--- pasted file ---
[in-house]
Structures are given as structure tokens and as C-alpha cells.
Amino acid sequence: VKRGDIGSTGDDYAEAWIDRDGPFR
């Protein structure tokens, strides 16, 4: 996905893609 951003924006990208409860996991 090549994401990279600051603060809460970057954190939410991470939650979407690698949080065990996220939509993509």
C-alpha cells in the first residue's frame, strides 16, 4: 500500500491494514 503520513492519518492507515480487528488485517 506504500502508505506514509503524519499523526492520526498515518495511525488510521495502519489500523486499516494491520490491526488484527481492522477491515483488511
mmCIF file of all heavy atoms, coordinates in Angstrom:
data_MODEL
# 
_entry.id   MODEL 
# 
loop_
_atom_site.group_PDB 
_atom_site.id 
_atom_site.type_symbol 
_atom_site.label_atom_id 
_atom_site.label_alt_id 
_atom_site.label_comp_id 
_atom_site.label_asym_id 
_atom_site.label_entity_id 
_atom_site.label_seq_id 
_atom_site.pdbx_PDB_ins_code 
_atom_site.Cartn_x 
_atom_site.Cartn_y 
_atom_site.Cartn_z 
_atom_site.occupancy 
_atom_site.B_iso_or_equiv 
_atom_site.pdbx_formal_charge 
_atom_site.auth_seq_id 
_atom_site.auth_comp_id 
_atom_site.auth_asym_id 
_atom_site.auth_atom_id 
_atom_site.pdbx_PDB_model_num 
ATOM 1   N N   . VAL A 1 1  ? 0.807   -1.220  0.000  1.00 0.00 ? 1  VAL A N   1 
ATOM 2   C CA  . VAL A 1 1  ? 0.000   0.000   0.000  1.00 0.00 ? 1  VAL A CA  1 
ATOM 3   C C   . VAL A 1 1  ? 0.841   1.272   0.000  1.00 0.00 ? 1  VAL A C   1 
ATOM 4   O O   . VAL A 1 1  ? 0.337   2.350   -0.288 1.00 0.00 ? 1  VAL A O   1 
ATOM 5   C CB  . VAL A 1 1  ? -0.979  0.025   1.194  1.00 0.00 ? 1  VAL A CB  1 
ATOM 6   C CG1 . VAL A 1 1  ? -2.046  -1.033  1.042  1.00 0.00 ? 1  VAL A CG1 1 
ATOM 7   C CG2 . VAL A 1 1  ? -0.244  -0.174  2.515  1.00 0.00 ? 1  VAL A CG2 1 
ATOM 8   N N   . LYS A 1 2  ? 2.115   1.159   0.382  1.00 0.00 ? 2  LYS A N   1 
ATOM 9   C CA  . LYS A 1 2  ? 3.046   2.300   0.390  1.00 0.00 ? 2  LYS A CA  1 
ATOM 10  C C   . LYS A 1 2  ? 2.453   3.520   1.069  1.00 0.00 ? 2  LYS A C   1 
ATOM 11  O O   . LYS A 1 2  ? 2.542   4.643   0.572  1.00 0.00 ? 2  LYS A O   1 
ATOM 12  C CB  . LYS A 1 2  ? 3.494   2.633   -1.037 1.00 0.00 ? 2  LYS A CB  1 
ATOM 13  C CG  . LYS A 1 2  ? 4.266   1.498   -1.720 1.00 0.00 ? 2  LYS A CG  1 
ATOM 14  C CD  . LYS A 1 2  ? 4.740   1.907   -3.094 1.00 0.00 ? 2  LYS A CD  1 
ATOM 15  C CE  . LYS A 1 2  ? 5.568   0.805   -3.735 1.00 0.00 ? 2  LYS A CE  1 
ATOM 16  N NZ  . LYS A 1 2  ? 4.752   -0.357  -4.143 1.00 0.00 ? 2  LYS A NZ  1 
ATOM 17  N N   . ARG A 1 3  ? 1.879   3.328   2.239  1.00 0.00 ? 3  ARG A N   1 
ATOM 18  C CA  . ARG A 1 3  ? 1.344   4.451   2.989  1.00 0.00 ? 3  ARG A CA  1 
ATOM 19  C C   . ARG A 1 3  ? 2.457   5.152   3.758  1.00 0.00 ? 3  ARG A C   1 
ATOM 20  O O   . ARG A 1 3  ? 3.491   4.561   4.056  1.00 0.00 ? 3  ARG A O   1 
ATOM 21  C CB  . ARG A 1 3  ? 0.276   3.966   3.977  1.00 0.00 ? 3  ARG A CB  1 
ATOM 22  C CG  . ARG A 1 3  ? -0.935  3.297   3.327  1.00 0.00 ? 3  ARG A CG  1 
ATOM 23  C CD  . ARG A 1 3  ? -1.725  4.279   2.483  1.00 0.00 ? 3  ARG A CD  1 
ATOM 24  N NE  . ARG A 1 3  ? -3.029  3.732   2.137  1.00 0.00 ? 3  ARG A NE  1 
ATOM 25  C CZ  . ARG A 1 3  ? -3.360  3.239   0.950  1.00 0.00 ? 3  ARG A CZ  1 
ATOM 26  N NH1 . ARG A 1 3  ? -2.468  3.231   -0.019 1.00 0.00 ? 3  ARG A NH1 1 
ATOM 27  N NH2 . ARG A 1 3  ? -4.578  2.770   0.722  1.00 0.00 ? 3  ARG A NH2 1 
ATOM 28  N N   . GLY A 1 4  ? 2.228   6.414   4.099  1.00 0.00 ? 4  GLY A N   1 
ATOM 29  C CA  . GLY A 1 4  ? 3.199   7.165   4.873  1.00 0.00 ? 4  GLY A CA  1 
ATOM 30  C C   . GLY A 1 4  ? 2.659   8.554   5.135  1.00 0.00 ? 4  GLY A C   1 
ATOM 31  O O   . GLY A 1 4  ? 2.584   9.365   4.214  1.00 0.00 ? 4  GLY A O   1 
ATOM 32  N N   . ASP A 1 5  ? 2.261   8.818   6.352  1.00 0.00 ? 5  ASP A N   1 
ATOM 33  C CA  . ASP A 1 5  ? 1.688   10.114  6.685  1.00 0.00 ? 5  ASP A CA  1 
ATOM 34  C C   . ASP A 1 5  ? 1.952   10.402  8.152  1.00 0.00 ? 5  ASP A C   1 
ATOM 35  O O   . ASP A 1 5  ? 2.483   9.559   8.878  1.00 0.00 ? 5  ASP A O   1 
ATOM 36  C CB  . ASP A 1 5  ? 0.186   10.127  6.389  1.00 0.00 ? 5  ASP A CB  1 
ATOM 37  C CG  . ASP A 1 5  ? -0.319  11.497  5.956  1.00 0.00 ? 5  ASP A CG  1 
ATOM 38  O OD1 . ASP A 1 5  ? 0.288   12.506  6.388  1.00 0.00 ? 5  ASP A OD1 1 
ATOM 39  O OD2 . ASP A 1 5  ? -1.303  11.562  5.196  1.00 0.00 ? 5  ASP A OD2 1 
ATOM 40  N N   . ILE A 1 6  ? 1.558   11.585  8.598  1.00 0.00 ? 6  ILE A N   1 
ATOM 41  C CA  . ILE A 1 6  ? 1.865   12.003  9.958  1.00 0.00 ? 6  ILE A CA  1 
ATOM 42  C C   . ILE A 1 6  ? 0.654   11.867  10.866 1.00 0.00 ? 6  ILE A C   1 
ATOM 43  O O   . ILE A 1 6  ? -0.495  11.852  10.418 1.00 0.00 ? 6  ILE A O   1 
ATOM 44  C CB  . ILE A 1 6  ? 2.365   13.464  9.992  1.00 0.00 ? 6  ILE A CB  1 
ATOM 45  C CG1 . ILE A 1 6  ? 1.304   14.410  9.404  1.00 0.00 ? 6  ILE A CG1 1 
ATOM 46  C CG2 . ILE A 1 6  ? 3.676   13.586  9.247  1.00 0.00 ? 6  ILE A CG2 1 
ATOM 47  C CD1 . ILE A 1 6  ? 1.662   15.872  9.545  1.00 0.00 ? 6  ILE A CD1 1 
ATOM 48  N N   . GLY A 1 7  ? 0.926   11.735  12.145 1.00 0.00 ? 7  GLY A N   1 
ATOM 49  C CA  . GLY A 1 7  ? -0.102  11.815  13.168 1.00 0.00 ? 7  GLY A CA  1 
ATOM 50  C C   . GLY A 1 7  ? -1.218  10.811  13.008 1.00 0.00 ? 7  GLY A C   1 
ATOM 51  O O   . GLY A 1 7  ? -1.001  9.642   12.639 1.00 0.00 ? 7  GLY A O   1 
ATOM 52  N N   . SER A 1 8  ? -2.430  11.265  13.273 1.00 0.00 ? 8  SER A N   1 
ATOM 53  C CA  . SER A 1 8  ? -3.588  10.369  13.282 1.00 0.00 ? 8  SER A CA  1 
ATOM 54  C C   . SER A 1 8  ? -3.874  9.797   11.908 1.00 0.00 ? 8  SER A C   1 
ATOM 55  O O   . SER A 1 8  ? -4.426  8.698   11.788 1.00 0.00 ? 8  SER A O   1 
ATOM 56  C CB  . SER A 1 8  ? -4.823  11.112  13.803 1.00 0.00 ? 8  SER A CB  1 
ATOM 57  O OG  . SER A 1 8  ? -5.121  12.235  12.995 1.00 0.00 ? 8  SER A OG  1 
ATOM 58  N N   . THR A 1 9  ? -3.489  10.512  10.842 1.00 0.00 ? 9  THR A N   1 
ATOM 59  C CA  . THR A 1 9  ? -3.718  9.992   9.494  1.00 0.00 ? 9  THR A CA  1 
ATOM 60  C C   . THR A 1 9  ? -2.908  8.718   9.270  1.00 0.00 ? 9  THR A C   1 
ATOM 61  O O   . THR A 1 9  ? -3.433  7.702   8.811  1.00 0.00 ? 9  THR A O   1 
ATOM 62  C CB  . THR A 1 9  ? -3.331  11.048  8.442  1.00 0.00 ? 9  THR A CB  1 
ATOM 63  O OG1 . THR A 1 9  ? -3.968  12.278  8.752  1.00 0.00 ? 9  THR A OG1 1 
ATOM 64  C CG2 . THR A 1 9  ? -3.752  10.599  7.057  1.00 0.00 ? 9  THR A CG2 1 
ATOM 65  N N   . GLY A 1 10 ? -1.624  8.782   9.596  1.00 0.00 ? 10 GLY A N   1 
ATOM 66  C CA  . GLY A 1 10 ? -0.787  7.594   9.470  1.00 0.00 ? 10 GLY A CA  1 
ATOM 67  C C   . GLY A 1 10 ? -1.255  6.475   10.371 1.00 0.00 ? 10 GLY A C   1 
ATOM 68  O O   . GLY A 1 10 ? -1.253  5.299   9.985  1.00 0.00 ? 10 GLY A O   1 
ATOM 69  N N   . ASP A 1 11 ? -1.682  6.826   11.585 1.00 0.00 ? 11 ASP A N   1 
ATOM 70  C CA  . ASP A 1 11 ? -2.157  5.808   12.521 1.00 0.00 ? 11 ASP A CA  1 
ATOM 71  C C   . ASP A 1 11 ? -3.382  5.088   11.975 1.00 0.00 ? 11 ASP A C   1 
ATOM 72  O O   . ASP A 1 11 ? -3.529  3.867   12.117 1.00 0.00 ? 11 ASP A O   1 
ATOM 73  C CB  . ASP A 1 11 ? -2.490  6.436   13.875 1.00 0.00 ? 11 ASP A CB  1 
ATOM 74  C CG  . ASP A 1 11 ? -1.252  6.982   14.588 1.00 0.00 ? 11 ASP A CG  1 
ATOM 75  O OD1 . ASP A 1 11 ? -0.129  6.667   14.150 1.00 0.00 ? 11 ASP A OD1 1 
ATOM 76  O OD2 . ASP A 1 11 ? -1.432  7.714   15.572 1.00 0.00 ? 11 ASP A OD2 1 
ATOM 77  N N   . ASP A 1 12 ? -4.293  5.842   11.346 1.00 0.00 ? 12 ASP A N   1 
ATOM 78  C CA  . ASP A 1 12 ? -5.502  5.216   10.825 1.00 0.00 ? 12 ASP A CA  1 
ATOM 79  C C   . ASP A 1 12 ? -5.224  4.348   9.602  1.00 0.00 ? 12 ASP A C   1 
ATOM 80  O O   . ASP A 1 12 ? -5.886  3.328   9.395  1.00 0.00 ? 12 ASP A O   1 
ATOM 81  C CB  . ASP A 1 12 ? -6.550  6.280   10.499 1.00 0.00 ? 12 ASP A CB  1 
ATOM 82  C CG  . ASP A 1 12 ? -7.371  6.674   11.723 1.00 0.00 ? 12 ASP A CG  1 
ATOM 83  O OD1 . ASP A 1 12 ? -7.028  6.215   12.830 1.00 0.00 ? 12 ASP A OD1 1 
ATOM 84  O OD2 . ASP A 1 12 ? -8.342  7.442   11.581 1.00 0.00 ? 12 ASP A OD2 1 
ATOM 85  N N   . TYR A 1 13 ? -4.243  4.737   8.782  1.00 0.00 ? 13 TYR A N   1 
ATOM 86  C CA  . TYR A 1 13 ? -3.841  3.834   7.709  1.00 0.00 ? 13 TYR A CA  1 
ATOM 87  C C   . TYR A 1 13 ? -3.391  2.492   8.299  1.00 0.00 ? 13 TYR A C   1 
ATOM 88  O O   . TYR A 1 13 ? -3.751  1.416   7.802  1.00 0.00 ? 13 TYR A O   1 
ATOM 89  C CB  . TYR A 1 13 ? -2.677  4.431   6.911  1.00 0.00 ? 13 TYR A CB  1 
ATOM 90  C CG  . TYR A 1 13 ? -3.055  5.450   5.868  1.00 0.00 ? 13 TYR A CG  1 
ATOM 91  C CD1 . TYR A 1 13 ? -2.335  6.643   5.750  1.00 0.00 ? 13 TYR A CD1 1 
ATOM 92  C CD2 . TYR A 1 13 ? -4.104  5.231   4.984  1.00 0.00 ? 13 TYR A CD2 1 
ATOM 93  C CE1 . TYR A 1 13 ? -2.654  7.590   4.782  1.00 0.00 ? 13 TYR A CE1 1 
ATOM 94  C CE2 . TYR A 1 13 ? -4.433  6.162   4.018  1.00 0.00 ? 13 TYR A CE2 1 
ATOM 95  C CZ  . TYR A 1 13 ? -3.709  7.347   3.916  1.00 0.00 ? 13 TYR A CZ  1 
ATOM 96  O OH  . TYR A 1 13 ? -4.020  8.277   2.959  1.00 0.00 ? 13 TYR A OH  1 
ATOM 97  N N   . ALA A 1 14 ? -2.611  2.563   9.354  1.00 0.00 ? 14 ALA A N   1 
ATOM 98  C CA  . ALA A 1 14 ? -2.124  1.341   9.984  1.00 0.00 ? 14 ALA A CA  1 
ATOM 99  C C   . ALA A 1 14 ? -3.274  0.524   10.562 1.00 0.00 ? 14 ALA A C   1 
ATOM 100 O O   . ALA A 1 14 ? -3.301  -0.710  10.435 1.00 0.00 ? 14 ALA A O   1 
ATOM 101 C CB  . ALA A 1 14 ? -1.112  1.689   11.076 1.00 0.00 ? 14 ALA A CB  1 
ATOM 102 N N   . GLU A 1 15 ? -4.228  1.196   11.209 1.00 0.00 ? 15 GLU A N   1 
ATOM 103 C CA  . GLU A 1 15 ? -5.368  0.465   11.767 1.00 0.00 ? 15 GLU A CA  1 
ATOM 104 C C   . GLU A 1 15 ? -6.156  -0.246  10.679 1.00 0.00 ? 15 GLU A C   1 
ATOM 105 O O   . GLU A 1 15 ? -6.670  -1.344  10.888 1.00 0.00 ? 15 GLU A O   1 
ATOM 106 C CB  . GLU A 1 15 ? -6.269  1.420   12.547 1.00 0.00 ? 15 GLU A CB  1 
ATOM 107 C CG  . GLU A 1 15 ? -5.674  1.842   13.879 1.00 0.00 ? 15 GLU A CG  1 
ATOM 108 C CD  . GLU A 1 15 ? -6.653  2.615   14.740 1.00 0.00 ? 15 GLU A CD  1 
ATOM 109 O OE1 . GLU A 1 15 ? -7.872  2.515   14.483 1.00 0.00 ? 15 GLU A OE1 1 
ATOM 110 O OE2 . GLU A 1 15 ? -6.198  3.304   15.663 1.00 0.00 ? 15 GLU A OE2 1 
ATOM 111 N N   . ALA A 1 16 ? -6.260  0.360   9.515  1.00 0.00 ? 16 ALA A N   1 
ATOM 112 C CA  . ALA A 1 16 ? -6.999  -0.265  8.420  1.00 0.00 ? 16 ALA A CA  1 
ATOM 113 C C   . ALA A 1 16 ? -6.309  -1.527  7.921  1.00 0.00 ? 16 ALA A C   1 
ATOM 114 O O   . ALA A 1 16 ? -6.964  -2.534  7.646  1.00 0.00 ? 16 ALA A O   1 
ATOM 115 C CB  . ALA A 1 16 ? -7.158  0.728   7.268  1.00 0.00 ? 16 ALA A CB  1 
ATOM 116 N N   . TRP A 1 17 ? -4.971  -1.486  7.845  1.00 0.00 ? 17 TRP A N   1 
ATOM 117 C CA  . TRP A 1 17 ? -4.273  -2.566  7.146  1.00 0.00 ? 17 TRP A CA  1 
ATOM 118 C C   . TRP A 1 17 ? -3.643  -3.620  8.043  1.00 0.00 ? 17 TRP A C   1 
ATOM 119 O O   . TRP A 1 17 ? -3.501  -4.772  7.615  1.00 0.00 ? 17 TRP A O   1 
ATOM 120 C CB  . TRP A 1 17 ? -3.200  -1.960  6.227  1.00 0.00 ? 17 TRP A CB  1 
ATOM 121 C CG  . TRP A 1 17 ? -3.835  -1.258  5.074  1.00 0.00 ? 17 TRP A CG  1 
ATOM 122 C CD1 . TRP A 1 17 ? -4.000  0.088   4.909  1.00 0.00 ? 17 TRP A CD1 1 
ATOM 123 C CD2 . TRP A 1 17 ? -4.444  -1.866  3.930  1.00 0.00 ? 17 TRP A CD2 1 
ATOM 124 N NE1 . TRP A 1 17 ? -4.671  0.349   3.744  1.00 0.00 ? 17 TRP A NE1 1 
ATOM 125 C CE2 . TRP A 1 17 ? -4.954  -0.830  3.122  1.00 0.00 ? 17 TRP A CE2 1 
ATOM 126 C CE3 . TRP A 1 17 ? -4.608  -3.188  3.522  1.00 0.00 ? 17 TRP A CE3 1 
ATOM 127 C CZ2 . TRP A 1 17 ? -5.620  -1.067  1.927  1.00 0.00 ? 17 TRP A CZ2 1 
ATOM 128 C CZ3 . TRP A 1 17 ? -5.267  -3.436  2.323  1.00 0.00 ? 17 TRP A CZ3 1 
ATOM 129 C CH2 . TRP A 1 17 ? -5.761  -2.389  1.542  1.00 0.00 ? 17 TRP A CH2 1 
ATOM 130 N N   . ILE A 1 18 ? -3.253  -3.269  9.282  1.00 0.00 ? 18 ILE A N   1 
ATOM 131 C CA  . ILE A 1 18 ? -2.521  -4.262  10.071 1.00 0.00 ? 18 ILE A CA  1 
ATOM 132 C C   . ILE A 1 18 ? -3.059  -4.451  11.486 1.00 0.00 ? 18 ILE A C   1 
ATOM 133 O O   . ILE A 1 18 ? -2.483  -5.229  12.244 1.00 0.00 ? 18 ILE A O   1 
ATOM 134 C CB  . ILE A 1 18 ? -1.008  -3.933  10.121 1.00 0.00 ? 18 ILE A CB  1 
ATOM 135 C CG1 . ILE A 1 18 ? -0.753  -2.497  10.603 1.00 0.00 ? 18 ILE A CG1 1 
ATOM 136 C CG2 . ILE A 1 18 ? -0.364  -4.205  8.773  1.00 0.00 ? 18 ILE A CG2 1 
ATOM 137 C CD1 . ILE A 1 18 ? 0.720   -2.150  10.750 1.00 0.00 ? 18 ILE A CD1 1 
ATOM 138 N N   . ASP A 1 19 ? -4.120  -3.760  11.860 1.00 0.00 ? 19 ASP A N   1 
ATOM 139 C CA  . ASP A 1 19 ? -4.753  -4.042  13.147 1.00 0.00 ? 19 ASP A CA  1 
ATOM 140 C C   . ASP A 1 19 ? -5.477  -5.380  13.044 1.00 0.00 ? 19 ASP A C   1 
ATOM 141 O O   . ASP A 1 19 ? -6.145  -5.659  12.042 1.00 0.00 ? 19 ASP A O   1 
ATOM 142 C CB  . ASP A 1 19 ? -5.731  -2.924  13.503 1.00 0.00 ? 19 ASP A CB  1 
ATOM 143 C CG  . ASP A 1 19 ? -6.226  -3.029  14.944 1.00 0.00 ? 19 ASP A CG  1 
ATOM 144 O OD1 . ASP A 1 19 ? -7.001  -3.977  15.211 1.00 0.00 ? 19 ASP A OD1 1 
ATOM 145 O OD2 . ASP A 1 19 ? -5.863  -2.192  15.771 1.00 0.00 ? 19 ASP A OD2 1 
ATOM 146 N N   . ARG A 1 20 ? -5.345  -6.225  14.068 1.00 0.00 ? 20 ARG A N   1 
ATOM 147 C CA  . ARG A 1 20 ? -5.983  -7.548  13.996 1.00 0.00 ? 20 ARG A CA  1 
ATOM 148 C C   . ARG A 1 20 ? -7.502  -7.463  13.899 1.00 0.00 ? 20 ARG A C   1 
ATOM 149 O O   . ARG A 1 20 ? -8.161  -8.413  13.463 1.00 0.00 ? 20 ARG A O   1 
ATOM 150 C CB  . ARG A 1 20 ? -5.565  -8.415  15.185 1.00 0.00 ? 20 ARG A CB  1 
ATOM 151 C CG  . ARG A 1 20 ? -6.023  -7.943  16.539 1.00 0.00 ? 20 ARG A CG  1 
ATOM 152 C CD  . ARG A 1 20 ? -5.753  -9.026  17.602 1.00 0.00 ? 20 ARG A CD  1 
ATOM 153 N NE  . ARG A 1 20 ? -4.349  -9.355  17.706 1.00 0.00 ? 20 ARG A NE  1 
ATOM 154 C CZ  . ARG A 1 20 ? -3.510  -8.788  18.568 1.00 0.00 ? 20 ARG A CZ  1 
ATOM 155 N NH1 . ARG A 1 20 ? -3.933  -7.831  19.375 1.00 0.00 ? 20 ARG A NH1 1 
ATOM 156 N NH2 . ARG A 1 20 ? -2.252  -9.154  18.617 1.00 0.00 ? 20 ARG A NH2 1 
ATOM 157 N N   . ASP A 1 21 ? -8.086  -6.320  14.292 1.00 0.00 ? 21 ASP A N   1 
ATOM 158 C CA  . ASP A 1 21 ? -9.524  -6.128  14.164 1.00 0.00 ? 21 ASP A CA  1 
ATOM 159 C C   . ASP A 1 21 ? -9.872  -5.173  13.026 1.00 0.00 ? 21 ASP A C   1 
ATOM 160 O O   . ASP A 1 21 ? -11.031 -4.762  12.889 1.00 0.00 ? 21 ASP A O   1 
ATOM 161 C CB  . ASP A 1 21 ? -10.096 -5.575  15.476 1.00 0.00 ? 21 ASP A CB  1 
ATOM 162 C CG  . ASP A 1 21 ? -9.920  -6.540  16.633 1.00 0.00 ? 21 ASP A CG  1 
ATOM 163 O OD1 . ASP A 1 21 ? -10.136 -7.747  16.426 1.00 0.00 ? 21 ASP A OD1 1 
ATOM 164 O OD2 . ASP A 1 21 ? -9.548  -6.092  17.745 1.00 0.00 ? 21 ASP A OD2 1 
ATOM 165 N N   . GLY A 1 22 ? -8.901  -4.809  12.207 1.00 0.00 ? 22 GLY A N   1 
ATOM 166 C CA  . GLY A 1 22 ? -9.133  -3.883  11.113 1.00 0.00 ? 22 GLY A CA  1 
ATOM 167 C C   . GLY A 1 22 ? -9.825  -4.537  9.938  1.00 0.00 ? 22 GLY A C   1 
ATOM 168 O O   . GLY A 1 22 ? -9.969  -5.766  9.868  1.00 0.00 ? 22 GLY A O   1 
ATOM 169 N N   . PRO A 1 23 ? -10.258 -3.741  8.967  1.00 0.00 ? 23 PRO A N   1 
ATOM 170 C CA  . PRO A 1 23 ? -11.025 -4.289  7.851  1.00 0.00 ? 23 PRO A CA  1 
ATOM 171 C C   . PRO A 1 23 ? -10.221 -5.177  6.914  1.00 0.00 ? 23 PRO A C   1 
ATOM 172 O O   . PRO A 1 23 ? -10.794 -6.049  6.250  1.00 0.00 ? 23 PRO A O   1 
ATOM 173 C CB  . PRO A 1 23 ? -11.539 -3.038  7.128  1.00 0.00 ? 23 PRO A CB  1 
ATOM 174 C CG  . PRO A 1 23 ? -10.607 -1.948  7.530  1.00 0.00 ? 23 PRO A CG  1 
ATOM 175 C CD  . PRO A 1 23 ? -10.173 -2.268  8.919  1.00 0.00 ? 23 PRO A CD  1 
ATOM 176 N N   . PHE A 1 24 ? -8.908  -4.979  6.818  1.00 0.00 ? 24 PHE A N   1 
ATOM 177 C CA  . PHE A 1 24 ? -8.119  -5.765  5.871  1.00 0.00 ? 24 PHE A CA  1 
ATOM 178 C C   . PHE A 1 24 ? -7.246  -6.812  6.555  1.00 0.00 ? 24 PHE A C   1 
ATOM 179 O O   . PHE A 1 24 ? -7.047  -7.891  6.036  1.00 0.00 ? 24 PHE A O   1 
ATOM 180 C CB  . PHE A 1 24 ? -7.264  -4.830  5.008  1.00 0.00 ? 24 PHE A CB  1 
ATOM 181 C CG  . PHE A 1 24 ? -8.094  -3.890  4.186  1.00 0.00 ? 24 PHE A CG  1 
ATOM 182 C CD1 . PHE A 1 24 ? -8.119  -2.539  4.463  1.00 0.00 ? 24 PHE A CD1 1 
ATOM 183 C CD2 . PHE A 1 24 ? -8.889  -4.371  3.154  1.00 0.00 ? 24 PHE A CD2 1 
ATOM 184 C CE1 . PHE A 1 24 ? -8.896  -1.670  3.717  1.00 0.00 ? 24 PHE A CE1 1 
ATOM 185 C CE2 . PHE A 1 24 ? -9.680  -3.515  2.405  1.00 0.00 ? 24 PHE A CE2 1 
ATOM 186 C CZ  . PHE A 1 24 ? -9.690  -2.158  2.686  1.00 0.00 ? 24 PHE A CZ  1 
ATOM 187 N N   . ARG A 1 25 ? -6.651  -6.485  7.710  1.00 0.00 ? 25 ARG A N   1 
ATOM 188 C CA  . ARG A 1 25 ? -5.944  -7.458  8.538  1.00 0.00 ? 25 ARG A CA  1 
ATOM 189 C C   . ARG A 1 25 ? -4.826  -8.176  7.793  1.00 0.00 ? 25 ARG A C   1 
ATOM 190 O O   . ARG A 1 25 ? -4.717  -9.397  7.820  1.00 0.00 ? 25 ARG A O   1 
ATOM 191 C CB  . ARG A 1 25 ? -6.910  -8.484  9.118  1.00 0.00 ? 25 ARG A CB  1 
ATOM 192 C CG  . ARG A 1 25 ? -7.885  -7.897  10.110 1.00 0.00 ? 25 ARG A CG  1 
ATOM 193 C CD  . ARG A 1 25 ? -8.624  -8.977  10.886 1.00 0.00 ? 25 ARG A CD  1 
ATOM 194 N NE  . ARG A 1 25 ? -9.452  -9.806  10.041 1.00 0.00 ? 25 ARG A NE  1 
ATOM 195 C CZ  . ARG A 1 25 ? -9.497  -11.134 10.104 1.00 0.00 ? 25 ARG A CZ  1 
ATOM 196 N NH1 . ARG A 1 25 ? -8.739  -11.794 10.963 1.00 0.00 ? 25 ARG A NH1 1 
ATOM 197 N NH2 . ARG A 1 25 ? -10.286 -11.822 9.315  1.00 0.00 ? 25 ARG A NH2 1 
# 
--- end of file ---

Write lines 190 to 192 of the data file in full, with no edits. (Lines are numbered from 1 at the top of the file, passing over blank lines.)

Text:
ATOM 158 C CA  . ASP A 1 21 ? -9.524  -6.128  14.164 1.00 0.00 ? 21 ASP A CA  1 
ATOM 159 C C   . ASP A 1 21 ? -9.872  -5.173  13.026 1.00 0.00 ? 21 ASP A C   1 
ATOM 160 O O   . ASP A 1 21 ? -11.031 -4.762  12.889 1.00 0.00 ? 21 ASP A O   1 